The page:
The Top 10 People Millennials Feel Define Their Generation

Millennial research, Millennial insight, Millennial marketing, Gen Z research, Gen Z marketing, Gen Z insight, youth research, youth marketing

Who are the individuals that Millennials feel represent their generation? We asked 1000 13-34-year-olds, and compared their responses to the ones they gave us five years ago…

In 2012, we asked Millennials to tell us who defines their generation, and found that “some of the most creative, active, and cause-driven stars were the ones they mentioned the most.” In the five years since we first asked that question, interest in the generation has grown enormously. While Ypulse has been studying young consumers, they’ve aged up, and more and more industries have made the generation their focus, fueling massive amounts of conversation—and stereotype trafficking—about the generation. Just look at the Google Trends line showing interest in the generation (based on web search) since 2012:

Millennial research, Millennial insight, Millennial marketing, Gen Z research, Gen Z marketing, Gen Z insight, youth research, youth marketing

There’s been so much negative press about them that most Millennials haven’t identified with the label “Millennial” at all: In 2014, Ypulse research found only 19% of 13-32-year-olds felt that the term Millennial described who they are. But more Millennials have also aged into adulthood in those same five years, and their common characteristics have become even more clear. To see how their own view of their generation might have shifted, five years after we first asked the question, we’ve once again asked 18-34-year-olds to tell us, “If you had to pick one person who defines your generation, who would it be?*” Here are their top 10 responses:

*These were open-end response questions to allow us to capture the full range of individuals that 18-34-year-olds feel represent their generation. As with any qualitative question, the responses include those that are top of mind and those that are least favored. The lists are ordered according to number of responses received, and alphabetically when ties…

 
 

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The Newsfeed

“I think we have a tendency to think that the world revolves around us and what we want and having a hard time to live up to the standards of having/living a perfect life.”—Female, 22, WA

A new quiz app’s R-rated categories are capturing teens’ attention. FriendO is rising through the ranks of the app store, but not by following the Play Nice, PG strategy that took tbh viral. FriendO users move up their friends’ rankings boards as they answer questions about each other, proving their friendship. If someone sends the app to three friends, they unlock NSFW categories like MSFK (Marry, Sex, Friend, Kill). But people are worried that none of these categories are barred to young users. (Mashable)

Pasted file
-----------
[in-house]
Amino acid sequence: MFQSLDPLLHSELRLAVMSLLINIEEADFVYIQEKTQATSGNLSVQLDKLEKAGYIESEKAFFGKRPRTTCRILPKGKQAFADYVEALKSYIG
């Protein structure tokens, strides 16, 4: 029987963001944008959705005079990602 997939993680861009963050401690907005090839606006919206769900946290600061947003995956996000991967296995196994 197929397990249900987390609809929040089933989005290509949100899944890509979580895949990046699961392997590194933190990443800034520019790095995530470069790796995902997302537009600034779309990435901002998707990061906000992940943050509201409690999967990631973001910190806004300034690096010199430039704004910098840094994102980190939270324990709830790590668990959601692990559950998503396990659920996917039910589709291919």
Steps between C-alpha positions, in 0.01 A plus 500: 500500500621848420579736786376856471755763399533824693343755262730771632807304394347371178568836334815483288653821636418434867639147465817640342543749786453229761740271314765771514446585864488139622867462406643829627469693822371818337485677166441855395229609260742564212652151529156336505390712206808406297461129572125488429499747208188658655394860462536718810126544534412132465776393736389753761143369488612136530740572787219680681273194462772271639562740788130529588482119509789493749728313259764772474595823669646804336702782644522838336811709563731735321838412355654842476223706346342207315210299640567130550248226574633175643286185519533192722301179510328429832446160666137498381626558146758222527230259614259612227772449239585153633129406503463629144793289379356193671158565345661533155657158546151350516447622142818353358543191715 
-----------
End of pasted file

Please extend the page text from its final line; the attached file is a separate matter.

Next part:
TGI Fridays is adding Instagrammable milkshakes to their menu with “cascading toppings,” “suspiciously” similar to Black Tap’s infamous creations. The “Extreme” milkshakes “take dessert to the next level” with a seasonal option piled high with Christmas cookies, and a s’mores shake topped with marshmallows, Oreos, and graham cracker crumbs. If that’s not enough to get Millennials in the door of chain restaurants that they notoriously avoid, both shakes can be ordered “boozy” (a tactic we’ve seen before). (Grub Street)

Seventeen is creating an LGBTQ community for teens with their new, “social-first” platform, Here. Instagram and Facebook form the main hub of Here, along with a dedicated vertical on Seventeen itself. Launched less than a week ago, content is already popping up on social and the site. Seventeen is appealing to the Genreless Generation, and one editor said Here will be “a resource and a place for teens to express themselves.” (Fashionista)

Rising musician Tallia Storm says her Instagram paid for her debut album. Lauded by Sir Elton John and Nile Rodgers, 19-year-old Storm leveraged The Influencer Effect for her own gain: Her debut album, Teenage Tears, was entirely self-financed via her earnings as a “fashion ‘it girl’” and Instagram influencer with over 300,000 followers. As a result, she had full creative freedom and became a “part of the growing staple of acts who are not repped by a major label.” Oh, and she got to open for Sir Elton John. (PR Newswire)

Kylie Cosmetics, Kylie Jenner’s online-only beauty brand sensation, has teamed up with Topshop to drive young shoppers in-store. Brick-and-mortar is far from dead, with research from TABS Analytics showing 66% of shoppers prefer to purchase new cosmetics in-store—and brands like this one are betting on IRL retail. Kylie Cosmetics is now available at seven Topshop stores across the country for just five weeks, and they’re accruing long lines of fans to test out the coveted lip kits in person. (BuzzFeed)

“…[Rick and Morty] has our generation's sense of nihilism, fear of wasted time, humor in unpredictability, and shy optimism in human relations.”—Female, 17, TX

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